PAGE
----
I agree with the rest of what you wrote, but if you think the Taliban and their ideological brotherhood will ever “learn their lesson” through successive military defeat you are very much mistaken.

    Facing such concrete ideologies is the real battle here and one which our current tranche of political class don’t want to even admit exists let alone face up to. The real crime is defeating such a tyranny only to follow up by placing another tyranny of equal stature back on the throne you just cleansed with the blood of brave and professional volunteers.

    And it would be a lot worse if they were not volunteers.

  32. Doug,

    I’m just suggesting that a national service military forces politicians to be much more cautious about committing the military to wars or operations. I’m suggesting that this, to a certain extent (not the whole reason), is why continental European countries are far more reluctant to commit their military forces than the UK and that’s a good thing.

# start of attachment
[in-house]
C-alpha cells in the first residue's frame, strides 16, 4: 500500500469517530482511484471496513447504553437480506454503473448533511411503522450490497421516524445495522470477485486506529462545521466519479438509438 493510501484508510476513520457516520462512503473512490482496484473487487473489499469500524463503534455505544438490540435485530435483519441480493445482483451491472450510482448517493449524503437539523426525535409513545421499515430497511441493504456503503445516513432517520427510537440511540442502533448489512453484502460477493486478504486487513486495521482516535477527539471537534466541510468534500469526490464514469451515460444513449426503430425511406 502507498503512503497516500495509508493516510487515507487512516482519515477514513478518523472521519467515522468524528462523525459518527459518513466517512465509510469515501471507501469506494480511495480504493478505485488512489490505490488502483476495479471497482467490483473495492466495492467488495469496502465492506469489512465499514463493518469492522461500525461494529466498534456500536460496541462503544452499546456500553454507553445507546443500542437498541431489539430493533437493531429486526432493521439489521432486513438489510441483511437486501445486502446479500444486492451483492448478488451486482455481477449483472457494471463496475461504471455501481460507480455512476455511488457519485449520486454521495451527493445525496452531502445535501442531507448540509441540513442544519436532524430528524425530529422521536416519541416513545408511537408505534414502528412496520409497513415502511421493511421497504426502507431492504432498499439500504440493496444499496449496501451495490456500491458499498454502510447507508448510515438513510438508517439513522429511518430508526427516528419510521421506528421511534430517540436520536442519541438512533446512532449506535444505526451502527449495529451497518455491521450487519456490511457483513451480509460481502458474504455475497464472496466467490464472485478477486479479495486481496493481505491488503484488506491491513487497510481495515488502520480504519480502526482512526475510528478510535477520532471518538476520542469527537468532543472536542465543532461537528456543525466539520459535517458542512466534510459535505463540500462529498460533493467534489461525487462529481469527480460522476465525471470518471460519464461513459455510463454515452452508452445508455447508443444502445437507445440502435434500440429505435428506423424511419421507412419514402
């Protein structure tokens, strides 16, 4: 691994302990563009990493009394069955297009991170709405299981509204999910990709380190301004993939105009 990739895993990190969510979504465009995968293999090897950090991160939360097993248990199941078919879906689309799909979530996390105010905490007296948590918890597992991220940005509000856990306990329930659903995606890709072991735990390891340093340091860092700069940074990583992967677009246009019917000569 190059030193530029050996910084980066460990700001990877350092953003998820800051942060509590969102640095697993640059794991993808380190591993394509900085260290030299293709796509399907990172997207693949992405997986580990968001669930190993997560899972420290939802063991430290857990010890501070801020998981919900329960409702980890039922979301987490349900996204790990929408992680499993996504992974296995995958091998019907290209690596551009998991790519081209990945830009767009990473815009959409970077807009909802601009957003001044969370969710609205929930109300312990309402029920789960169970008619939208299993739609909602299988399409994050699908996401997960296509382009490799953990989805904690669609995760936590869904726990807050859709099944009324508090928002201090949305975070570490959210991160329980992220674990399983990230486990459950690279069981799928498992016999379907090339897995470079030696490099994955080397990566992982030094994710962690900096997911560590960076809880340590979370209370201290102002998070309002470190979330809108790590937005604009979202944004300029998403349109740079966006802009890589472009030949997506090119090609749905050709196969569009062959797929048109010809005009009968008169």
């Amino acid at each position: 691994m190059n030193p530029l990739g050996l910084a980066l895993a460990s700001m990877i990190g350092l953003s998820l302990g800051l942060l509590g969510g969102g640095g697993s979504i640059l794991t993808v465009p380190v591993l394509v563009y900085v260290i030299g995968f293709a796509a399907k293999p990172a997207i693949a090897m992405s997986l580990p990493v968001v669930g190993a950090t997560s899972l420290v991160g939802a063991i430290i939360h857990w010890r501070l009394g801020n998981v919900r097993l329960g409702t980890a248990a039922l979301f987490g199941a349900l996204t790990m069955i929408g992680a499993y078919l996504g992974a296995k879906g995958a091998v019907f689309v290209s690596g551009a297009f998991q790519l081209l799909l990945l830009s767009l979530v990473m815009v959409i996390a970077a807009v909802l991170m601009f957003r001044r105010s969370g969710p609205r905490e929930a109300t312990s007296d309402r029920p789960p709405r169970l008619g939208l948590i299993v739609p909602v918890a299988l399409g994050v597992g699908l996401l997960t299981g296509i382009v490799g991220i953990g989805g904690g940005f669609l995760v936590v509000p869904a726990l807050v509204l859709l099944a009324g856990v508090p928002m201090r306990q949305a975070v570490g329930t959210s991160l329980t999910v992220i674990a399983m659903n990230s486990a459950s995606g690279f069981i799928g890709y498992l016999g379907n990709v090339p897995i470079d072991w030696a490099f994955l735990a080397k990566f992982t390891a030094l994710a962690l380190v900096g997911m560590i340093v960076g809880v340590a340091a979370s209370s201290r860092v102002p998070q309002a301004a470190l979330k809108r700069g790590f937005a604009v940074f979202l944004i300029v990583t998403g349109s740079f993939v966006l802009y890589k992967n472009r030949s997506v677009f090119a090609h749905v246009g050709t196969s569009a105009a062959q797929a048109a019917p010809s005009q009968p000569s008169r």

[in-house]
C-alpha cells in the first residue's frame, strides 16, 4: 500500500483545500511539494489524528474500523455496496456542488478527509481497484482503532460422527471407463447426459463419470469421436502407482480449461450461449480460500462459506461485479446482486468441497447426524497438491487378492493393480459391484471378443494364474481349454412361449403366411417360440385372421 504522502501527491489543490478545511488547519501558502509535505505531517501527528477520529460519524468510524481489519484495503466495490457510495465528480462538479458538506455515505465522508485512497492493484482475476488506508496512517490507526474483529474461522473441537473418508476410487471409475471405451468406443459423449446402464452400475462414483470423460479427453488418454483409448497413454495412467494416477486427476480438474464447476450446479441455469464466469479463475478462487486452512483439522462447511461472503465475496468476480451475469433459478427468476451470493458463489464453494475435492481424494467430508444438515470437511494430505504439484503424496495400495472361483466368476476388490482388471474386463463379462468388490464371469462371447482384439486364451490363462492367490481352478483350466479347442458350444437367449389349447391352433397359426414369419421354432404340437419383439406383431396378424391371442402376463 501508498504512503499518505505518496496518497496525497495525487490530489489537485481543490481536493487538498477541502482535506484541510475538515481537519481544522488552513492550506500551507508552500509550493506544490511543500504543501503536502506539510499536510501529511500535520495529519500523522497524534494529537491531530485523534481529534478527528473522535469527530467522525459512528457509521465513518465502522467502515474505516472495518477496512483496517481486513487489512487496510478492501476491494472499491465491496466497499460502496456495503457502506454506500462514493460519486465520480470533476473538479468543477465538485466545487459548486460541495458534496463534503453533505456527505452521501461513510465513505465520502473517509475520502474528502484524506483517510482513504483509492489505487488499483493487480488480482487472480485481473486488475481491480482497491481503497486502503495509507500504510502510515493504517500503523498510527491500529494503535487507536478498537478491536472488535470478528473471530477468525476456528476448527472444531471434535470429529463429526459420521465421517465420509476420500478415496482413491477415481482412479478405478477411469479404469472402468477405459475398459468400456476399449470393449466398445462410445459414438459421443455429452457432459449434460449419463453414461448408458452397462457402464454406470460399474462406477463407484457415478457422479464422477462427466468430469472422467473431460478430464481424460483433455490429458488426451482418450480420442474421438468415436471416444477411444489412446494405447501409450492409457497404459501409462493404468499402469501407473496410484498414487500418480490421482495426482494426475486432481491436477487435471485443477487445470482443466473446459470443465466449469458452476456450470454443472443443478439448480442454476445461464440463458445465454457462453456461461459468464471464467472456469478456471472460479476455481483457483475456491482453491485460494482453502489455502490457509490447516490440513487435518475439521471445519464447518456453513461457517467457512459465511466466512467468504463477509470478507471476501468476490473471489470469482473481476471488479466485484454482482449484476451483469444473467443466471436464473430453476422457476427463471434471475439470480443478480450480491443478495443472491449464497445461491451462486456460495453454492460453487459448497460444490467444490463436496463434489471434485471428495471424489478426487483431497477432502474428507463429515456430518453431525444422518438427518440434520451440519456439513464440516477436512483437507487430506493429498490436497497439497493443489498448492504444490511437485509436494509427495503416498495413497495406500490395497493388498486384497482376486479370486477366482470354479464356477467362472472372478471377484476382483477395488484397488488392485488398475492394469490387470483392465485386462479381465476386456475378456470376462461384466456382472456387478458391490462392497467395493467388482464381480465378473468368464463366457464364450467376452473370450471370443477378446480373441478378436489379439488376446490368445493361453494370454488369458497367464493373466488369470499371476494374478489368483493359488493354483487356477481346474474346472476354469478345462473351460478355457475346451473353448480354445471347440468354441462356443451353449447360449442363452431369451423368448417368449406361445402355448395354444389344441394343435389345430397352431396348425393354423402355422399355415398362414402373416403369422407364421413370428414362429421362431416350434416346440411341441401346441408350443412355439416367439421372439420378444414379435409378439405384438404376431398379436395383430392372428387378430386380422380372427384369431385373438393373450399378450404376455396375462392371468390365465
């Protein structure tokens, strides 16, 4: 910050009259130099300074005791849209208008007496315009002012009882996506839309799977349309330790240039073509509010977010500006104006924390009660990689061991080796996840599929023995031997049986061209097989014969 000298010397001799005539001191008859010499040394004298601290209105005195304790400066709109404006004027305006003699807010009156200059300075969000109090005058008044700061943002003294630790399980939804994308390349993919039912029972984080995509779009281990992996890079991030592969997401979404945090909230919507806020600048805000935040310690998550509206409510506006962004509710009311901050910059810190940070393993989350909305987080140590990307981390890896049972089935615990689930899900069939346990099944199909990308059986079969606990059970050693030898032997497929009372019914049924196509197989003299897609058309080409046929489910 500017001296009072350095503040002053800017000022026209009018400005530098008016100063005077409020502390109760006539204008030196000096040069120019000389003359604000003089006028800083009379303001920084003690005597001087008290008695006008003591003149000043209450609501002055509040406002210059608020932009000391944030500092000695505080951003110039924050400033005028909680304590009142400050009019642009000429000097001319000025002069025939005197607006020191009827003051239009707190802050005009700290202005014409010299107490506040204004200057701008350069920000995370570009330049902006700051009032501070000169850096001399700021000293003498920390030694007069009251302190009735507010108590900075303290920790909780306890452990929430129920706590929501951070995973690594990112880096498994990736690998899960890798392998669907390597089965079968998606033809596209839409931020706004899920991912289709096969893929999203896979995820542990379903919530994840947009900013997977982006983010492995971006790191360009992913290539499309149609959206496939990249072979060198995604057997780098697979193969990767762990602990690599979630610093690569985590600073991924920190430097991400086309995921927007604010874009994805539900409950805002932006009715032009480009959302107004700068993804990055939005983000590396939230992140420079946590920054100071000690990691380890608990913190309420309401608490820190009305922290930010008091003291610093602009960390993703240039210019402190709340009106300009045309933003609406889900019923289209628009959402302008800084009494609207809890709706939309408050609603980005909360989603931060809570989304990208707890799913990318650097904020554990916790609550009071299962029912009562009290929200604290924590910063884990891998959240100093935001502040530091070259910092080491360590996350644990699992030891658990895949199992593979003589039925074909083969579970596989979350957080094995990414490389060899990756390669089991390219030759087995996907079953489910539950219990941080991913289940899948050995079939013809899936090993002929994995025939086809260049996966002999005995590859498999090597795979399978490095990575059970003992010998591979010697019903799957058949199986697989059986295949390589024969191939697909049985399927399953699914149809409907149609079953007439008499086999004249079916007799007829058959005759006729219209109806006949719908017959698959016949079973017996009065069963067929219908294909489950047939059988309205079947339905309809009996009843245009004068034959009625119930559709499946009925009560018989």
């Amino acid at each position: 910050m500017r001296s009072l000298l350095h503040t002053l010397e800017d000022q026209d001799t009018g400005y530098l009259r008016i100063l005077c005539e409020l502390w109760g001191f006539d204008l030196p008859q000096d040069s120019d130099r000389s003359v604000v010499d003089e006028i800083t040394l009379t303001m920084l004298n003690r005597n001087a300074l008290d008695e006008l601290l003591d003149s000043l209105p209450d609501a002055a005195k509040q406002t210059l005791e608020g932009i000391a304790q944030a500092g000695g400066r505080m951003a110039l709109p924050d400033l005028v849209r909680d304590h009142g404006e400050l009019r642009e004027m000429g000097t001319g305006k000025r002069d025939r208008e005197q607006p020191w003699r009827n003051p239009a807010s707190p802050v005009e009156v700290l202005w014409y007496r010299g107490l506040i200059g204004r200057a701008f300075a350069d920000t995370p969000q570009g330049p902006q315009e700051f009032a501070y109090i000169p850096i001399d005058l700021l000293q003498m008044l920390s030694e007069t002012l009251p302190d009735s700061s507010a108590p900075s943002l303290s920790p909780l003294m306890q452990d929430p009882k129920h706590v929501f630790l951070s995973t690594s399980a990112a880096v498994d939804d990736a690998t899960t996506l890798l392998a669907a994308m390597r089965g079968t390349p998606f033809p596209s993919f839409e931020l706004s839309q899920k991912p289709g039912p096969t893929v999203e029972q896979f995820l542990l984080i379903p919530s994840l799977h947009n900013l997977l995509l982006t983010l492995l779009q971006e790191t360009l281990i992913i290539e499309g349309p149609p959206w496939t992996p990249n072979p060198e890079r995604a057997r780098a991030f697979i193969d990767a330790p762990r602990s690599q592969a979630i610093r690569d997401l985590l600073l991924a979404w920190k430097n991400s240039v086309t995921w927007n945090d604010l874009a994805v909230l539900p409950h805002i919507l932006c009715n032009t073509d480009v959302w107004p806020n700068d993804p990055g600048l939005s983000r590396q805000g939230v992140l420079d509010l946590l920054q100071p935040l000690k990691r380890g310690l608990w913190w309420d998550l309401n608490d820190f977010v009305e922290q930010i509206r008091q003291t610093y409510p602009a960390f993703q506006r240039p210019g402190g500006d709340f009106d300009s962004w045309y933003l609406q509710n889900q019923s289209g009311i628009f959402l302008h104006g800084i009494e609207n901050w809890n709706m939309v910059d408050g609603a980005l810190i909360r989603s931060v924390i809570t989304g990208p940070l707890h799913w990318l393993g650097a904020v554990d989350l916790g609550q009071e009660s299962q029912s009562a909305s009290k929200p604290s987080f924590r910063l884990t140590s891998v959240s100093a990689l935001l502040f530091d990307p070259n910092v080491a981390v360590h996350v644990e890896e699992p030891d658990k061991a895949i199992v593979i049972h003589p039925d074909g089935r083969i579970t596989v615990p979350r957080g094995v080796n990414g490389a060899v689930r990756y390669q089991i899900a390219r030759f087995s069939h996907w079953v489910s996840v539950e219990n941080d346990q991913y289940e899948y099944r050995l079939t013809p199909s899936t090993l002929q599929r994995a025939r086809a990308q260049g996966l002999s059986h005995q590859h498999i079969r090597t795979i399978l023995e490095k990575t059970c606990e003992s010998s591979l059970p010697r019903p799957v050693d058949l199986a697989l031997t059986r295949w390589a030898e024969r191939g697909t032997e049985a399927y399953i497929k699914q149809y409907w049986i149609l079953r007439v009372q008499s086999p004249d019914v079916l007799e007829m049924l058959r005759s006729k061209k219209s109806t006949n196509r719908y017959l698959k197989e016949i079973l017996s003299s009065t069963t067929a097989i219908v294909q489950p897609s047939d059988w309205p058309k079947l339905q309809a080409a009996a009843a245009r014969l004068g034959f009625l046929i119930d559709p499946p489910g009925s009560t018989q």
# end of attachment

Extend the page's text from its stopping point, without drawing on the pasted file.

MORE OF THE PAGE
But most of Europe has now ditched national service. There’s only Austria, Denmark, Greece, Norway, Switzerland and Cyprus left.

  33. Doug: The european countries who still have national service, will not send conscripted soldiers into war. You can be drafted for domestic defense if the situation ever occurs, but people sent to Afghanistan, Iraq and what not, are paid volunteers.

  34. “Our Armed Forces should be used to kill people and break things, and then leave, not act as the paramilitary wing of Oxfam. Two months’ systematic destruction of Afghanistan’s infrastructure would have served as a useful warning to other state sponsors of terror, would have had minimal casualties on our side and would have cost a damn sight less. Rinse and repeat as necessary until they learn the lesson.”

    Not far off of the much maligned US policy of drone strikes. Much maligned because it actually quite effective, killing bad guys in numbers without putting US personnel hostage to fortune in harms way. Not an ideal outcome for the usual hate the US brigade.
    And maybe we need to have a good look at the rules of engagement.